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Berlitsch/Brlic, Bombeck, Alt, Kotzbeck, Wenik, Sajer

Replies: 6

Re: Berlitsch/Brlic, Bombeck, Alt, Kotzbeck, Wenik, Sajer

Posted: 1286035131000
Classification: Query
"the look out of window" that time to see which flag was definetly at end of WW1 for being before "austrian" to be "yugoslavic" then. but of sure the look was not every day.
In 1918, after the disintegration of the Austrian-Hungarian Empire following World War I, the Duchy of Styria was divided between the newly established states of German Austria and the State of Slovenes, Croats and Serbs. Rudolf Maister, a Slovene major of the former Austro-Hungarian Army, occupied the town of Maribor in November 1918 and claimed it to the State of Slovenes, Croats and Serbs. After a short fight with German Austrian provisional units, the current border was established, which mostly -- with notable exceptions such as Maribor (Marburg an der Drau) itself and other towns in lower Styria and along the new border-- followed the ethnic-linguistic division between Slovenes and ethnic Germans.
Already in December 1918, all of Lower Styria was de facto included in the Kingdom of Serbs, Croats and Slovenes (later known as Yugoslavia). In 1922, the County of Maribor was formed, comprising most of the territory of Lower Styria, plus the Prekmurje and the Medjimurje regions. After the coup d'etat of King Alexander I of Yugoslavia in January 1929, the counties were abolished and replaced with nine Banates (Slovene: Banovina)[1]. Following the reorganization implemeted by the Yugoslav constitution of 1931, Lower Styria was incorporated in the newly established Drava Banovina, which was more or less identical with Slovenia, with Ljubljana as its capital city.
In April 1941, Nazi Germany invaded Yugoslavia and Lower Styria was annexed to the Third Reich with the aim to re-Germanize the region. After World War II, Yugoslav authority over the region was re-established and Lower Styria became an integral part of the Socialist Republic of Slovenia. Since June 25 1991, Lower Styria has been part of the independent Republic of Slovenia.<<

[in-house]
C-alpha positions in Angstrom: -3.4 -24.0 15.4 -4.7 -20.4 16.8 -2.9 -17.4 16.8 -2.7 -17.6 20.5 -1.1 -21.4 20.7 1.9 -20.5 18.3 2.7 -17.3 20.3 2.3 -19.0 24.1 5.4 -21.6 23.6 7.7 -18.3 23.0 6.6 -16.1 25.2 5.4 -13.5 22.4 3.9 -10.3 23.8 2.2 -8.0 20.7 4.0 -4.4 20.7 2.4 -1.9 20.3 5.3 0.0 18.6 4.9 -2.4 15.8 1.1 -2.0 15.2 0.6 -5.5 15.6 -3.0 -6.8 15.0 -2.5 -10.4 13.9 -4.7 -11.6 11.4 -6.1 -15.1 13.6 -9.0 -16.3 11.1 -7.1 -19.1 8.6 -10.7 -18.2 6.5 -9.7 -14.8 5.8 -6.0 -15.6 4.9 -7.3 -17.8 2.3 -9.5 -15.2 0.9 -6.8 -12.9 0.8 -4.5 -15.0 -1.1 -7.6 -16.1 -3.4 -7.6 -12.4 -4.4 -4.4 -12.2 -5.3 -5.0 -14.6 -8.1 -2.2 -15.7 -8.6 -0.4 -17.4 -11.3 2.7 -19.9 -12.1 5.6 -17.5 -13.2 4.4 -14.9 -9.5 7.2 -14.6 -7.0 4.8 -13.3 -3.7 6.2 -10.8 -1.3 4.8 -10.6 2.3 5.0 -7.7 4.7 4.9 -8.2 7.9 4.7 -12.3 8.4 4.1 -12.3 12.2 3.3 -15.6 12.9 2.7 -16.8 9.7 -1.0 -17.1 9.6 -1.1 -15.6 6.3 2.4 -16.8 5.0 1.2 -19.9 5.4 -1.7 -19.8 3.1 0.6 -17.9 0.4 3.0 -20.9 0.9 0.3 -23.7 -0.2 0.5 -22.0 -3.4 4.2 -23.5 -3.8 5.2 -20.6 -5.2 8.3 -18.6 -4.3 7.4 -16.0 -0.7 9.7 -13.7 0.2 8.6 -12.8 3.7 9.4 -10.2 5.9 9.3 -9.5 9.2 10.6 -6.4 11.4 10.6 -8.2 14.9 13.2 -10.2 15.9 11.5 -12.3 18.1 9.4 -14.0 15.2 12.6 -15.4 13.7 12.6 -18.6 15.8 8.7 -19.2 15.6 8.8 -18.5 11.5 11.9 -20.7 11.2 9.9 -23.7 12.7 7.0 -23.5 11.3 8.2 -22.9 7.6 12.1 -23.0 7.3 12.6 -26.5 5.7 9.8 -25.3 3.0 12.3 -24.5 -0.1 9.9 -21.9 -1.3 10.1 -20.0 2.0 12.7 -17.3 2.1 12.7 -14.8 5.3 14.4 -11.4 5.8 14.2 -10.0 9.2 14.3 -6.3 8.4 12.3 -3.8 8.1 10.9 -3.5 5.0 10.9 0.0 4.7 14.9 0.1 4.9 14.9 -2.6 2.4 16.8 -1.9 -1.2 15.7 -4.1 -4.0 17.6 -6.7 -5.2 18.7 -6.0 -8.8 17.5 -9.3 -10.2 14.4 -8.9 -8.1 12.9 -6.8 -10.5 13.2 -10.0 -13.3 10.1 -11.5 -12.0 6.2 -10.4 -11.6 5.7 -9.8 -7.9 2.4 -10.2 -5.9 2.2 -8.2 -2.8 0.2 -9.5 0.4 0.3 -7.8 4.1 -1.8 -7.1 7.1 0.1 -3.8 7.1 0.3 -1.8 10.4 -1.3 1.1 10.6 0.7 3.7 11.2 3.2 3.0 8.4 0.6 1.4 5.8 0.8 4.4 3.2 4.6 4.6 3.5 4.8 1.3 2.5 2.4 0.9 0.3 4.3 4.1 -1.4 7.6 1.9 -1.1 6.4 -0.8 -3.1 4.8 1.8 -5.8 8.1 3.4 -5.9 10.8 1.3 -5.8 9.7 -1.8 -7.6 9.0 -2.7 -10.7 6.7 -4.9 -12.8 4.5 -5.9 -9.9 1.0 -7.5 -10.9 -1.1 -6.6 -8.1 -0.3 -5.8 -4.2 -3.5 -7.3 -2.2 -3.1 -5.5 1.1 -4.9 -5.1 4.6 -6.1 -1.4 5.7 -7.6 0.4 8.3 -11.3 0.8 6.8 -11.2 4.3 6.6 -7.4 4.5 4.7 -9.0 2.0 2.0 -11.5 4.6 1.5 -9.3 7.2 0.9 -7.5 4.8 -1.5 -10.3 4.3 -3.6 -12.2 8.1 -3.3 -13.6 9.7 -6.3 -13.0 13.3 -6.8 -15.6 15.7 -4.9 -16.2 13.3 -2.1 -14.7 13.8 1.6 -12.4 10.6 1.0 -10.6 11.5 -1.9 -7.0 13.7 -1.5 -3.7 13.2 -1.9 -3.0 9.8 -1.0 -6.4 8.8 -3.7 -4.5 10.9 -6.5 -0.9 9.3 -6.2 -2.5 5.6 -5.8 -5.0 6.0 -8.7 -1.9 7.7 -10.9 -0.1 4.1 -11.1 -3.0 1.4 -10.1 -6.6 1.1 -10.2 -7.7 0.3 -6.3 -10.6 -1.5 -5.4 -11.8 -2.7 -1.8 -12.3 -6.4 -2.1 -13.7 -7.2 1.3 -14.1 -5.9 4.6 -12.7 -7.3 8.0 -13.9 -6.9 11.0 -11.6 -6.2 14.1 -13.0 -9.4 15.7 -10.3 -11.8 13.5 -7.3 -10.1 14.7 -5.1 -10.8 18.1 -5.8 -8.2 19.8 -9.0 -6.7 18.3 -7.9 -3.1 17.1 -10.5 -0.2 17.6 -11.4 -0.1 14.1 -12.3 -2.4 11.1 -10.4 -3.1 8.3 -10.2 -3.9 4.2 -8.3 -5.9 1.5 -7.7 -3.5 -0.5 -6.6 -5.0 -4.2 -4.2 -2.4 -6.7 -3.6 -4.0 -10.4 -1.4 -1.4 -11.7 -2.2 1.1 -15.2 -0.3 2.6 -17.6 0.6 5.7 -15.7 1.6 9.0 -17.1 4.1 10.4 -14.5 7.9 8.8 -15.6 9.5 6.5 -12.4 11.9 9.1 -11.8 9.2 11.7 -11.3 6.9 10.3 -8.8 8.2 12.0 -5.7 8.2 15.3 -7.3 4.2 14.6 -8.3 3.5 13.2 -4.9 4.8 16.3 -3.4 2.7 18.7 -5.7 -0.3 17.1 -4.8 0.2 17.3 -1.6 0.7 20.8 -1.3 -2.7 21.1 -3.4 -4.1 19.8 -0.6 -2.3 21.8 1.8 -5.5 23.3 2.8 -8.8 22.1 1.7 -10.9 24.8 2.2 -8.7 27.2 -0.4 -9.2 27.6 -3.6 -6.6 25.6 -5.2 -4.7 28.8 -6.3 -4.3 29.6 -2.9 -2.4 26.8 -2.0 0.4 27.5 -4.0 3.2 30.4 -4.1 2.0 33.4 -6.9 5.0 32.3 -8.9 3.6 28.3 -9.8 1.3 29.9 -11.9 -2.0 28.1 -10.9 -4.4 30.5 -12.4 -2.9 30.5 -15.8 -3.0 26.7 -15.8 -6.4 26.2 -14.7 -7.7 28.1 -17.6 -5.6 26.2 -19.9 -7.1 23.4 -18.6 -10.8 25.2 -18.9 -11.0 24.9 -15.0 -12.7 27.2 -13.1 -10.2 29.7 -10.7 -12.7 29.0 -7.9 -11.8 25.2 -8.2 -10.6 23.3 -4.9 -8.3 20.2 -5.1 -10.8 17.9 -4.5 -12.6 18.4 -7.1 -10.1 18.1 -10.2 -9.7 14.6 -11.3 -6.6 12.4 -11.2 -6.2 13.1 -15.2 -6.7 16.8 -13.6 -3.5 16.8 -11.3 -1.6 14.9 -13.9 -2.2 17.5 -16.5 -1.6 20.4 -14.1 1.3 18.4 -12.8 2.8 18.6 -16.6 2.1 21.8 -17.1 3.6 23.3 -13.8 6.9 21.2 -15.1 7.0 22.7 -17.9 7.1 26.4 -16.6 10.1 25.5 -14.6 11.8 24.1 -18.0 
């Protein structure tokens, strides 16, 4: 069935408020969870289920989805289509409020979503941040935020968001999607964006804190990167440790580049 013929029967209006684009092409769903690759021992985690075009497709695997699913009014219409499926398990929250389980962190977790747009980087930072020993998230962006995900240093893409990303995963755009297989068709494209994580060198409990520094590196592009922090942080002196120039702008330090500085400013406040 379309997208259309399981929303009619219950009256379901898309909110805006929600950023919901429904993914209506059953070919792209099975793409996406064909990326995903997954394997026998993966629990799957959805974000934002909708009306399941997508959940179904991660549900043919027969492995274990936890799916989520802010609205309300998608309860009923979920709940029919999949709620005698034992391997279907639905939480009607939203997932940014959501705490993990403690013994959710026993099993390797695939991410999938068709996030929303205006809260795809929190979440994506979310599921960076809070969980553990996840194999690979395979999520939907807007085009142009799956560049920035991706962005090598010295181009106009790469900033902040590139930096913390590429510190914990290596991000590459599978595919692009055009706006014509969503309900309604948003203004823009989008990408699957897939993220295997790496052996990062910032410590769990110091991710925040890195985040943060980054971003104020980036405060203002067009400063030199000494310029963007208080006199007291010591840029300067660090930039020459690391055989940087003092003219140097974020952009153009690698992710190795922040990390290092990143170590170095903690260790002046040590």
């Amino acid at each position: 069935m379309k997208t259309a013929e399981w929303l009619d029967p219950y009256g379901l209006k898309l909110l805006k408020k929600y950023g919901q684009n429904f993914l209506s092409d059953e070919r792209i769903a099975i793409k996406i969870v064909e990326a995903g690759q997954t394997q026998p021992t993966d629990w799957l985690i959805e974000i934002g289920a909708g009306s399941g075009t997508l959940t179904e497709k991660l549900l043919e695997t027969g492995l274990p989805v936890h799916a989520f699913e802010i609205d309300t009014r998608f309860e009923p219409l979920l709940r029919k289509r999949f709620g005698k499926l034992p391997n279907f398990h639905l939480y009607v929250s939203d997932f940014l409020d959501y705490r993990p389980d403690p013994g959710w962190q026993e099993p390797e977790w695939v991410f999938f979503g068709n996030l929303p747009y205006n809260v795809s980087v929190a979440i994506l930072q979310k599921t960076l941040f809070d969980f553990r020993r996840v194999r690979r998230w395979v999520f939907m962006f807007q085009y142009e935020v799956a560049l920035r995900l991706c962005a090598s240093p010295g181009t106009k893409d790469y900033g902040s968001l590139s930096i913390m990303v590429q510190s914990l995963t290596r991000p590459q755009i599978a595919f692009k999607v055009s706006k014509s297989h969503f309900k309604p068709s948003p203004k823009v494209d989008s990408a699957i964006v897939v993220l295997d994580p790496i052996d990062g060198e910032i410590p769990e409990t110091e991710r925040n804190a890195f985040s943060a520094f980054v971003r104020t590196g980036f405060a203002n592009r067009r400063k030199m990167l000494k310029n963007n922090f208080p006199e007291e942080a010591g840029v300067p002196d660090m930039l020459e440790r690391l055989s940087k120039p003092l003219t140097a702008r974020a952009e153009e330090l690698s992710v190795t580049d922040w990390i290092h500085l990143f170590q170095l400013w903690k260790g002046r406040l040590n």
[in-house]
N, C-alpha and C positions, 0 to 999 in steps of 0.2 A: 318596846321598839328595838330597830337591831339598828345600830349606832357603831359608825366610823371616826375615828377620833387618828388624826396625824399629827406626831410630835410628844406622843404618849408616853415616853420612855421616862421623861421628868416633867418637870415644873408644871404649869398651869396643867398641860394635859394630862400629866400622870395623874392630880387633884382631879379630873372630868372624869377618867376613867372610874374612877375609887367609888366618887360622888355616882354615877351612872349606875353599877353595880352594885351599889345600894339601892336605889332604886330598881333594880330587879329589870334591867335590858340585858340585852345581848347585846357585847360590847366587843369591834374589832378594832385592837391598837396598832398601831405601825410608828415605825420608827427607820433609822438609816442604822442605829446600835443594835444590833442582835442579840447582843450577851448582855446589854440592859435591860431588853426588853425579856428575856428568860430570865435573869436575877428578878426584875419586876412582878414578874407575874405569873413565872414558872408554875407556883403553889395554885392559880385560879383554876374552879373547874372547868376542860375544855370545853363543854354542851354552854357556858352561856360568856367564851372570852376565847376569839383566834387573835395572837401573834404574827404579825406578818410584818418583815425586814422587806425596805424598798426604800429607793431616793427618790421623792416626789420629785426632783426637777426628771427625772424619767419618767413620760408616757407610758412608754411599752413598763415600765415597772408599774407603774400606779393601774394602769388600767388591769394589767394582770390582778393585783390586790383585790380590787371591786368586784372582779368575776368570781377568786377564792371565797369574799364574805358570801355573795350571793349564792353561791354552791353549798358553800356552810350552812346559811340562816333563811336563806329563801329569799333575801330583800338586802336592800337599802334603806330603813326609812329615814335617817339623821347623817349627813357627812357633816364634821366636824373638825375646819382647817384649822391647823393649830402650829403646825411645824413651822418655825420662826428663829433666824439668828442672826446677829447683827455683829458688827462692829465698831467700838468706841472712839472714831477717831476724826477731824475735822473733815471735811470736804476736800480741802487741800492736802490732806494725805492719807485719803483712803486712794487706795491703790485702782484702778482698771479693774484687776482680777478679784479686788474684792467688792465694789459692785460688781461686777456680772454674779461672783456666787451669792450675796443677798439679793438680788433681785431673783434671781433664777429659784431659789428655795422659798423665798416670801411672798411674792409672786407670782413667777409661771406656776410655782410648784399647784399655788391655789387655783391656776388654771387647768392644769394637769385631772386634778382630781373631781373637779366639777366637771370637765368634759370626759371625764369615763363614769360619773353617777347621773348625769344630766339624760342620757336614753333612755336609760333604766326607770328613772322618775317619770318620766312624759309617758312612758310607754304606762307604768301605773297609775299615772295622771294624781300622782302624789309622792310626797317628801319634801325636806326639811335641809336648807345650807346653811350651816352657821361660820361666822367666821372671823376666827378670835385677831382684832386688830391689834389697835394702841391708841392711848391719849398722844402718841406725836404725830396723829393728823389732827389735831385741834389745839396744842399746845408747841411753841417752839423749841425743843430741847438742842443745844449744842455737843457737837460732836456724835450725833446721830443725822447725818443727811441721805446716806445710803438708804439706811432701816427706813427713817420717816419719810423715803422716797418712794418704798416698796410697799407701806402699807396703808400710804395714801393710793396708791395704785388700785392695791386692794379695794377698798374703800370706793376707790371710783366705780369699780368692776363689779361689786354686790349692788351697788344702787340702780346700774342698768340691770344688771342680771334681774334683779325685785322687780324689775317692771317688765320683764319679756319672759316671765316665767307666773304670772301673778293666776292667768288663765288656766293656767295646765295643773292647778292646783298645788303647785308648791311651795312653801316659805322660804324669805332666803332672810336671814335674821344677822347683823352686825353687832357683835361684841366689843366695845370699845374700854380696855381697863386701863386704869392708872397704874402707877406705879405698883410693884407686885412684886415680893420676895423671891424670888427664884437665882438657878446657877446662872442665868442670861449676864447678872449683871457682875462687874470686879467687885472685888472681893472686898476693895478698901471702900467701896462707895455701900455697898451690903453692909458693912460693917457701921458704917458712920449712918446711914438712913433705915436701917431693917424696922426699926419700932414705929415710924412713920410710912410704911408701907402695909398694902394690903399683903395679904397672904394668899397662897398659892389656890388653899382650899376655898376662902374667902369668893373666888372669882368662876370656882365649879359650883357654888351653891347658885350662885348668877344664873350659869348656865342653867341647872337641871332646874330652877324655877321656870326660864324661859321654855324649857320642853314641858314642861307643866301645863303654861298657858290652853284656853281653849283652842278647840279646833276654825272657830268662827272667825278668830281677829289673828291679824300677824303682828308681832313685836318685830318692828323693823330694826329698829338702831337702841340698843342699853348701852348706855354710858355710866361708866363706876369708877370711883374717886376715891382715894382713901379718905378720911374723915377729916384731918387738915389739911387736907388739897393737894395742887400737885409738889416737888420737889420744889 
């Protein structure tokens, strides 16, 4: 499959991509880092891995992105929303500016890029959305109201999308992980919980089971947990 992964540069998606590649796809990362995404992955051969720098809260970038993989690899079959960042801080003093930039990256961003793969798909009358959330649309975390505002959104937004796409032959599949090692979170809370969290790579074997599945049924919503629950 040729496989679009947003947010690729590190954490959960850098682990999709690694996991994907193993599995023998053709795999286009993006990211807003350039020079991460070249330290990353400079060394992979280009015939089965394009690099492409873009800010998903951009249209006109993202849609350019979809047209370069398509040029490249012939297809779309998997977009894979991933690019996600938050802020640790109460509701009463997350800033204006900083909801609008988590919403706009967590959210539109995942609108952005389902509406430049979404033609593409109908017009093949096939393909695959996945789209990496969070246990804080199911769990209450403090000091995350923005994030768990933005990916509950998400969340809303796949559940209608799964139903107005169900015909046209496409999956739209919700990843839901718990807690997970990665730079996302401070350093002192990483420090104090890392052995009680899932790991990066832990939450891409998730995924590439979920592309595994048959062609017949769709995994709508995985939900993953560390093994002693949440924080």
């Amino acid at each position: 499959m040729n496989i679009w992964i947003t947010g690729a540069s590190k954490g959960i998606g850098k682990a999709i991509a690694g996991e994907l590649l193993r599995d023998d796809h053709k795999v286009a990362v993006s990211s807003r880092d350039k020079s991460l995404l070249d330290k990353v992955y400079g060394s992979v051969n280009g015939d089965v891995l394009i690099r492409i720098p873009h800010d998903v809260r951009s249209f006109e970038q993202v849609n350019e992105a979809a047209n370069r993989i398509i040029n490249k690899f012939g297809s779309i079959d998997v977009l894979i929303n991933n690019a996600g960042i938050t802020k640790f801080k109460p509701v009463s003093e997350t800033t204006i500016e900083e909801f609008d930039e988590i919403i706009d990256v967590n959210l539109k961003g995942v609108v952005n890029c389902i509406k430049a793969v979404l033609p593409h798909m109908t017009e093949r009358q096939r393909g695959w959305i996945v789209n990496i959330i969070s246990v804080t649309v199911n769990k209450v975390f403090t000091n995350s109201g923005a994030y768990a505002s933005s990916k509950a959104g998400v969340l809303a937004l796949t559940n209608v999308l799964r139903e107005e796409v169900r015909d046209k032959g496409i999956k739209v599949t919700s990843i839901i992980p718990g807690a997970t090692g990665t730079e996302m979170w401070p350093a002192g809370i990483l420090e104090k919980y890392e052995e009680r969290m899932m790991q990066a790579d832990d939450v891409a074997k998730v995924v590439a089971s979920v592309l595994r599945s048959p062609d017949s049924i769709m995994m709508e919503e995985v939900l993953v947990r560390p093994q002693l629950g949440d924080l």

On the collapse of Austria-Hungary in the aftermath of World War I, the rump state of German Austria claimed all Cisleithanian Austria with a significant German-speaking population including large parts of the Styrian duchy, while the Slovene Lower Styrian part joined the State of Slovenes, Croats, and Serbs. Armed conflicts arose especially around the multilingual town of Maribor, until by the 1919 Treaty of St Germain the former duchy was partitioned broadly along ethnic lines, with two thirds of its territory (then called Upper Styria) including the ducal capital of Graz remaining with the Federal State of Austria, and the southern third of Lower Styria with Maribor passing to the Kingdom of Yugoslavia, after independence 1991 a part of modern Slovenia.
SubjectAuthorDate Posted
annamariamull... 1282327222000 
Mohnbauer 1286035131000 
Mohnbauer 1286035793000 
annamariamull... 1286068119000 
Mohnbauer 1286200525000 
1_ixchel 1347202340000 
annamariamull... 1387390717000 
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